RE: Hiring Question

Subject: RE: Hiring Question
From: "Pamela Sarantos" <Pamela -dot- Sarantos -at- bigbandnet -dot- com>
To: "Gene Kim-Eng" <techwr -at- genek -dot- com>, "David Loveless" <daveloveless -at- gmail -dot- com>, "TECHWR-L" <techwr-l -at- lists -dot- techwr-l -dot- com>
Date: Mon, 12 Dec 2005 16:59:27 -0500

Hi,

Yes, it is true that a writer needs to be familiar with the product and
customer-base to write quality documentation.

However, in the case of a job interview test, it may be a good idea to
provide a couple of pages of current documentation, not formatted and
possibly reorganize some of the paragraphs to purposely break the flow
of the content. You would have to provide text that is possible to
determine if it needs reorganization, rather than text extremely
technical to the product.

The goal of this type of test would be to determine if the candidate has
the ability to design a decent format, rather than always copying
current styles, and to determine if they have the ability to realize
that the flow is not correct.

Before you design a test you should be sure of what you want to expect
from the results, since the candidate may not be familiar with the
customer base or the product. I say "may not be" because, some
candidates may work for the competition, so will be familiar with your
customers and product.

Overall, it may not be a bad idea to test; after all, we are writers and
our expertise is communicating via writing not verbal, so in some cases
the candidate may welcome this option as part of the interview.

Thanks,
Pam


-----Original Message-----
From: techwr-l-bounces+pamela -dot- sarantos=bigbandnet -dot- com -at- lists -dot- techwr-l -dot- com
[mailto:techwr-l-bounces+pamela -dot- sarantos=bigbandnet -dot- com -at- lists -dot- techwr-l -dot- c
om] On Behalf Of Gene Kim-Eng
Sent: Monday, December 12, 2005 4:21 PM
To: David Loveless; TECHWR-L
Subject: Re: Hiring Question

I have yet to see or take a test that measures a candidate's ability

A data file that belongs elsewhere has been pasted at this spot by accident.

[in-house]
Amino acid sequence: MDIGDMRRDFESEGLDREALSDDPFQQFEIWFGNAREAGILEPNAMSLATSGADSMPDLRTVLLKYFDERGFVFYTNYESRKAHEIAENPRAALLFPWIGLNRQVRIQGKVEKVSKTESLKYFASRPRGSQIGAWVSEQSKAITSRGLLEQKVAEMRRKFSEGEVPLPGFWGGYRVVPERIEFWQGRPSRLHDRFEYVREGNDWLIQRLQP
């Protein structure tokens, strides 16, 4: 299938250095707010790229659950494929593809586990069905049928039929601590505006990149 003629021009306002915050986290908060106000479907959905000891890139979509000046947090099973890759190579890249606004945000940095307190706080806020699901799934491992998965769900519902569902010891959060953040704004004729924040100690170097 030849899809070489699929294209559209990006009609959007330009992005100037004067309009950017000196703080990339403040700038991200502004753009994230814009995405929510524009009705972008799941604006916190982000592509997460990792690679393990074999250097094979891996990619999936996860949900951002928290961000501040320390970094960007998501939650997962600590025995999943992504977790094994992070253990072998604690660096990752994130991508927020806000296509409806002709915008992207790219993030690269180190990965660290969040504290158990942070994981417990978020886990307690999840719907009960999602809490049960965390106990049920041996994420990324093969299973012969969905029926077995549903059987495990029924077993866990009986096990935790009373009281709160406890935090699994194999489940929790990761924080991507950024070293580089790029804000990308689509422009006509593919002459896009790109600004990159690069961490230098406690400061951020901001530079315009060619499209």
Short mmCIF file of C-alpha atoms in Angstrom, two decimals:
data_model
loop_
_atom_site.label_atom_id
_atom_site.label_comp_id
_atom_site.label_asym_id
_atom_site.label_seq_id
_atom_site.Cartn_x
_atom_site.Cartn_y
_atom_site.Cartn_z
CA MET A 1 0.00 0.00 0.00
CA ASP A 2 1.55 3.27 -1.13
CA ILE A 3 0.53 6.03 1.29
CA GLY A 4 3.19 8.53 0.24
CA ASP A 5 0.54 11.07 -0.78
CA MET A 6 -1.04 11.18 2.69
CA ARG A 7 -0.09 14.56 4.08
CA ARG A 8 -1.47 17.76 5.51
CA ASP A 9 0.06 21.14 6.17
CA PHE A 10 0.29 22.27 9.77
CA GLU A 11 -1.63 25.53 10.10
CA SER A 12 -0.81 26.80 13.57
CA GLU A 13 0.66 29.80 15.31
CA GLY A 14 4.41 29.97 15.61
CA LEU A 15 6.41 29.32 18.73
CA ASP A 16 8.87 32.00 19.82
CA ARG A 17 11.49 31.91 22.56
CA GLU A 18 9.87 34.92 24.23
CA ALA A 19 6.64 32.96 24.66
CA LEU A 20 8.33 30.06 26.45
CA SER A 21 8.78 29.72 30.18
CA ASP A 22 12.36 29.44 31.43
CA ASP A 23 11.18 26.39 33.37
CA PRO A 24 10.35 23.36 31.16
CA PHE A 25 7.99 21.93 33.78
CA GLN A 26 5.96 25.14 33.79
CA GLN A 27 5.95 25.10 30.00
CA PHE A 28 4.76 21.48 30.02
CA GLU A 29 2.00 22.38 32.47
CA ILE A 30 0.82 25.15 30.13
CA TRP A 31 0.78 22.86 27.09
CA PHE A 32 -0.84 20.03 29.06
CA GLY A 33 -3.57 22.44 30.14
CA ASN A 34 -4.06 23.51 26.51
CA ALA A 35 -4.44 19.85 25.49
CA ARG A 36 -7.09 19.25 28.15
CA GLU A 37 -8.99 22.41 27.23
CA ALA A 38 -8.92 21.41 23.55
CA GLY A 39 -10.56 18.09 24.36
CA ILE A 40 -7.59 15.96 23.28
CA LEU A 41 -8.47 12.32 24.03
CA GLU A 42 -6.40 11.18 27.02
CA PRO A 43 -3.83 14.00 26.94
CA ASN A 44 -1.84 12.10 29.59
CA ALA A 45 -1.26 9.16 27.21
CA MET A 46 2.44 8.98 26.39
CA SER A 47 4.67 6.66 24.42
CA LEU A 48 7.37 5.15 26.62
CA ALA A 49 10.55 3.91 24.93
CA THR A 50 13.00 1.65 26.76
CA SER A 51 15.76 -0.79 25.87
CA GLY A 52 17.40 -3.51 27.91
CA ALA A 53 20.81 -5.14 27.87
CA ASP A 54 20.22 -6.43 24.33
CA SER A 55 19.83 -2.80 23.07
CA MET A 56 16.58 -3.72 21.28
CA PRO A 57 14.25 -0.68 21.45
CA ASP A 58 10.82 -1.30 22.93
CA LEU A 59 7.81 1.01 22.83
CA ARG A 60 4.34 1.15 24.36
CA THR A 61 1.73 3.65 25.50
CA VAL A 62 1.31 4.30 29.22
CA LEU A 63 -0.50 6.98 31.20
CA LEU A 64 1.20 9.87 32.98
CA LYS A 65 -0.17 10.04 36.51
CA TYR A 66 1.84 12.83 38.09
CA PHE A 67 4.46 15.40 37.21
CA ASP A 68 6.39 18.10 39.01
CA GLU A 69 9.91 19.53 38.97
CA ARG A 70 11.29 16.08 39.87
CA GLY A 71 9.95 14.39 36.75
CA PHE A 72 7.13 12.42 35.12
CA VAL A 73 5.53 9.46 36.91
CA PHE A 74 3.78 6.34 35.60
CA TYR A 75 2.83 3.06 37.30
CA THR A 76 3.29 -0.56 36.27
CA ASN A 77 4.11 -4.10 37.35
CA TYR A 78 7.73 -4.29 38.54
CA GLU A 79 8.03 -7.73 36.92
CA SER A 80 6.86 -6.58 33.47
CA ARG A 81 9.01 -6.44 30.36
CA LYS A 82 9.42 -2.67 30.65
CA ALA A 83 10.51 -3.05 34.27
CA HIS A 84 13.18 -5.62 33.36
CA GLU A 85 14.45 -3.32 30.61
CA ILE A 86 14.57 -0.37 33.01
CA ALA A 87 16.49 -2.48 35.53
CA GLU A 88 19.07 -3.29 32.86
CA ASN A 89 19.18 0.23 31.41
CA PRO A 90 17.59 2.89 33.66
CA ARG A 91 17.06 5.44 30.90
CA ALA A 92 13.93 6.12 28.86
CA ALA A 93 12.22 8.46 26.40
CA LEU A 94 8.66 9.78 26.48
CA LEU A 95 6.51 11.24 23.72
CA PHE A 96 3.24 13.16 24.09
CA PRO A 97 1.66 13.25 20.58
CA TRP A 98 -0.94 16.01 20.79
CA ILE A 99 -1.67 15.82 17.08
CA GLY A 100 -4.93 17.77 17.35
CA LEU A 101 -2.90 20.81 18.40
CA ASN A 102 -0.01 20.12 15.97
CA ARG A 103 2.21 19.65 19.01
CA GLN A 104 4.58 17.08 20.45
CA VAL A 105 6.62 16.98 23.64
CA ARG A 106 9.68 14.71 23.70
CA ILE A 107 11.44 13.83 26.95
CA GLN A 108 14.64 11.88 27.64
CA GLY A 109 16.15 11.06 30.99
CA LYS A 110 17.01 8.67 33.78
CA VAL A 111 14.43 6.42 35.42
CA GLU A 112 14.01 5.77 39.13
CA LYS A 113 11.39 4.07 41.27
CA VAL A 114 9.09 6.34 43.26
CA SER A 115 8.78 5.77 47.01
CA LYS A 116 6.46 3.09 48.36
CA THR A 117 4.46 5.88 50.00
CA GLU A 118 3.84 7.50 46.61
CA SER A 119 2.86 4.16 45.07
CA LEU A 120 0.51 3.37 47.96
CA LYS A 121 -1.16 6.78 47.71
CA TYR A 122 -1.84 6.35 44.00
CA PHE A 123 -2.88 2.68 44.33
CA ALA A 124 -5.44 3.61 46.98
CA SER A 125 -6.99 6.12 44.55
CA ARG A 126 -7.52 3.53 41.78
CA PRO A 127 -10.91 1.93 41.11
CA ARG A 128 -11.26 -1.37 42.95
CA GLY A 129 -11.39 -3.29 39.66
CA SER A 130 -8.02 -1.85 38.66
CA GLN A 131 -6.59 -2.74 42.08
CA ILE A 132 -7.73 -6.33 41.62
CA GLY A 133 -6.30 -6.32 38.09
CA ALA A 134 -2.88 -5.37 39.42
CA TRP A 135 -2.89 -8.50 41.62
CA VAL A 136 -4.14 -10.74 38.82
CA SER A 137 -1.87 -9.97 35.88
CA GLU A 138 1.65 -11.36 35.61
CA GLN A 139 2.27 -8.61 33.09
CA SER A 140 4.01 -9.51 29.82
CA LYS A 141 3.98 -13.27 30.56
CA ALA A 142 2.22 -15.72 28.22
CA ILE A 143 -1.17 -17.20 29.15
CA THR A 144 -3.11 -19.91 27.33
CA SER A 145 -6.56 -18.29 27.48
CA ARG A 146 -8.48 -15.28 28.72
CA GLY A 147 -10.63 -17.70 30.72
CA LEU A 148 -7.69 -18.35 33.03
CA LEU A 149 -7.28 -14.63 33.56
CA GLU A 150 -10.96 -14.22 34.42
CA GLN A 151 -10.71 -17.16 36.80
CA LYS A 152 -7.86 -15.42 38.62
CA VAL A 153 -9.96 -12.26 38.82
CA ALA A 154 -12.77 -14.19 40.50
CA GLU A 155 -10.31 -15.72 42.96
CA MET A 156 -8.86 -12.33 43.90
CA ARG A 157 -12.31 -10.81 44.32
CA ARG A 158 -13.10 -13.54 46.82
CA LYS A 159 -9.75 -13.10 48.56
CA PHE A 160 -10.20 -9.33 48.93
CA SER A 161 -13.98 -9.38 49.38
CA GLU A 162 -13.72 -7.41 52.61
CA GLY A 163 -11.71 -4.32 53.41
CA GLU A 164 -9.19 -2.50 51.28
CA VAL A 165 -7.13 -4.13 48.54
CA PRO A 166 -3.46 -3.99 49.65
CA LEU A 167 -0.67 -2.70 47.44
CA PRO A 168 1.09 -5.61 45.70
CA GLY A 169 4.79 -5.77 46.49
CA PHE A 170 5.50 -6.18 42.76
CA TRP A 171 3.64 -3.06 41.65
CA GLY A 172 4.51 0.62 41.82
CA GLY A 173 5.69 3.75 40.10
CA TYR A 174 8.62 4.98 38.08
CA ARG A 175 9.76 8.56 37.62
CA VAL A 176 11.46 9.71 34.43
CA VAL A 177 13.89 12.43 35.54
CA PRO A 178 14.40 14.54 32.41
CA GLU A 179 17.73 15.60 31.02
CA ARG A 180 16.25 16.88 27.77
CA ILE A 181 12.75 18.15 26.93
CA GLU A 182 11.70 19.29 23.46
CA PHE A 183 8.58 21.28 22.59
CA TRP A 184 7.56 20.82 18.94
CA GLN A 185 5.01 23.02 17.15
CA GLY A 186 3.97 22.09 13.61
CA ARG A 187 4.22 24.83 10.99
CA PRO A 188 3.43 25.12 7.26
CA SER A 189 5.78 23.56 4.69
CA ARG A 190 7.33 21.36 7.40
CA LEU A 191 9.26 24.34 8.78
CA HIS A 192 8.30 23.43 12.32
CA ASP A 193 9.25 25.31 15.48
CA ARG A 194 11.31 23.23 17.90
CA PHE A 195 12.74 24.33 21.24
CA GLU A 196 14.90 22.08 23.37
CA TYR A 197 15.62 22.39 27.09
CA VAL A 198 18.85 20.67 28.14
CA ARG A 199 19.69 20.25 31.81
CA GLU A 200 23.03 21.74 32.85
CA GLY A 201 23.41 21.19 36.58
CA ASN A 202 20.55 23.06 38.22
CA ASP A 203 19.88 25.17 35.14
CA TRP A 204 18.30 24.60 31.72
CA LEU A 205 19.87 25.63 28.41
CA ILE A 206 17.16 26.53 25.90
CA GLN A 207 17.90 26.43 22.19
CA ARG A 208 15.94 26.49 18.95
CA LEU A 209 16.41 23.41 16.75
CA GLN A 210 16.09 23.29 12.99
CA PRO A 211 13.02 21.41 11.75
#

to drag information or review comments out of a recalcitrant SME
or any of the other nonwriting skills required to get documentation
done to plan and schedule. Most of the tests I've seen and taken
consisted of 30 minutes or so of correcting deliberately introduced
spelling or grammar errors into a few pages of document, and while
I suppose that in this day and age of illiterate people holding college
degrees they have some limited use, unless a tested candidate proved
to be incapable of stringing words together into a readable paragraph,
I don't think I would give the results much more weight than the answers

to one or two typical interview questions. Since we have established
formats and style guides, I am less concerned about a writer's ability
to design documents or analyze alpha product builds than some might
be.

Gene Kim-Eng


----- Original Message -----
From: "David Loveless" <daveloveless -at- gmail -dot- com>
To: "TECHWR-L" <techwr-l -at- lists -dot- techwr-l -dot- com>
Sent: Saturday, December 10, 2005 1:28 PM
Subject: Hiring Question


Over the last three years, I have hired multiple technical writers and
interviewed at multiple locations for myself. I have always used
writing/editing tests in my hiring decisions, and have more often than
not been subjected to the same.

So I began to wonder, in your opinion, do tests have value and what
value? Are there problems?


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